Last Days – Seafaring
The oceans continue to be a chief source of inspiration for the Northumberland-born, Edinburgh-based composer Graham Richardson, who titled his 2006 debut Sea. Halfway through his latest record we hear the sound of waves rumbling in the distance, collapsing against the shore to the sound of quivering strings and organ drones with a weighty majesty. The small, seemingly random popping noises in the foreground could be the sound of cracking ice, or perhaps the gradual buckling of wood. They appear on Endurance, a track named after the vessel trapped and eventually crushed by huge chunks of Antarctic debris during its ill-fated expedition.
The kind of music Richardson makes – sentimental, evocative instrumentals performed by acoustic piano and strings – leaves plenty room for interpretation, so the little clues offered by track titles and the album artwork are useful in prompting the listener’s imagination. Even without these signposts though, his gentle, expansive arrangements paint vivid mental landscapes often tinged with a sense of melancholy and decay. Found sound is central in achieving this effect; the garbled shipping transmission included in Strait of Dover for instance, sounds like the ghostly echo of a forgotten world when paired with Richardson's ethereal string harmonies.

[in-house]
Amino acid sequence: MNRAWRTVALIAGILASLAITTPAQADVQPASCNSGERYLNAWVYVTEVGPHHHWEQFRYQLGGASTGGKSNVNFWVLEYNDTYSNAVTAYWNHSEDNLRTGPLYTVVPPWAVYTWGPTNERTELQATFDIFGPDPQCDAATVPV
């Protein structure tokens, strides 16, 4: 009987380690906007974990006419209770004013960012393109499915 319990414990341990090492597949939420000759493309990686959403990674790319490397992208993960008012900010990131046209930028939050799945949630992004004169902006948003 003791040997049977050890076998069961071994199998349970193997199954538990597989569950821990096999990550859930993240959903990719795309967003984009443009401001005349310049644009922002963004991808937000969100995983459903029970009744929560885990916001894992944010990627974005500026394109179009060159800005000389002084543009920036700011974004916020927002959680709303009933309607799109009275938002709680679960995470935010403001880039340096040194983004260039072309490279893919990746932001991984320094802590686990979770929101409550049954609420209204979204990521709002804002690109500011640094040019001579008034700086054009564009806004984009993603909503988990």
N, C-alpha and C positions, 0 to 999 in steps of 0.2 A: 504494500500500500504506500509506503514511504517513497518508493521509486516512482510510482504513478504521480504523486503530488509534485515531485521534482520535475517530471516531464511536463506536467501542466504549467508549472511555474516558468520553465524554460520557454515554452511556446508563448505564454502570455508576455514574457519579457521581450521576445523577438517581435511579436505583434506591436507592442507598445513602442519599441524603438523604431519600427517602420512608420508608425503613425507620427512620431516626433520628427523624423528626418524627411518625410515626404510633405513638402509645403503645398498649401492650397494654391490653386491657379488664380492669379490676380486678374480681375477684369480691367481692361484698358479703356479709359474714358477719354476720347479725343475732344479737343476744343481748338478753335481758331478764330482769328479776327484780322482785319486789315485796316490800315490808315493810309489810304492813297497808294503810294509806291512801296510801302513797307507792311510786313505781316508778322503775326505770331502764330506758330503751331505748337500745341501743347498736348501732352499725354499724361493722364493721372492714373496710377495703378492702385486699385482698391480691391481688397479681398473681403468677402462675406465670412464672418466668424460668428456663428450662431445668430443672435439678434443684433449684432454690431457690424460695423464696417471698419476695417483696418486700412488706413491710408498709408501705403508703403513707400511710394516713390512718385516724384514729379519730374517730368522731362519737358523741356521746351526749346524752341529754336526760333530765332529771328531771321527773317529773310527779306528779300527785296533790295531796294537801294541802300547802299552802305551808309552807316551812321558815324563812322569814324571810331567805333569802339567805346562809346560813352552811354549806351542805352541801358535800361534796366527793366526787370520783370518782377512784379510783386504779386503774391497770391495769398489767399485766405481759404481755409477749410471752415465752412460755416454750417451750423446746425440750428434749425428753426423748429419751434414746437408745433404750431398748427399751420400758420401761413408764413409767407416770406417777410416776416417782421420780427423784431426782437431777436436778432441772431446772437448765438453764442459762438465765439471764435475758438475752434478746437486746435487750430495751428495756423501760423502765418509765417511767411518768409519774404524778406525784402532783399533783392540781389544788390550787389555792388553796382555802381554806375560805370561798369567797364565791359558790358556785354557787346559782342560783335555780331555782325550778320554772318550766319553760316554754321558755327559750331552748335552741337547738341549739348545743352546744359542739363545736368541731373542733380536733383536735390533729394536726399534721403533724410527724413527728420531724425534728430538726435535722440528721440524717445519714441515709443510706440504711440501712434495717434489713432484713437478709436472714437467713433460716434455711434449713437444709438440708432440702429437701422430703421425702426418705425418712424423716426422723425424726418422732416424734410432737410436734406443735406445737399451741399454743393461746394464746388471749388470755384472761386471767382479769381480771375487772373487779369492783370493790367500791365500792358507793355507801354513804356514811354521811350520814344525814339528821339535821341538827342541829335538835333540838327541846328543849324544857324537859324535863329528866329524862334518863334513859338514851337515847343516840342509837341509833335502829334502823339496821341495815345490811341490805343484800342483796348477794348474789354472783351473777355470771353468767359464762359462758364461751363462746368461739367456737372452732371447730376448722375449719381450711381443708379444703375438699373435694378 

In general, Richardson opts for tone over melody and forgoes regimented structures in favour of a feeling of constant drift. For those with the patience to go with his flow, Seafaring is an immersive, moving listen.
Listen to: Endurance, Weddell Sea
Buy Last Days - Seafaring on LP/CD from Norman Records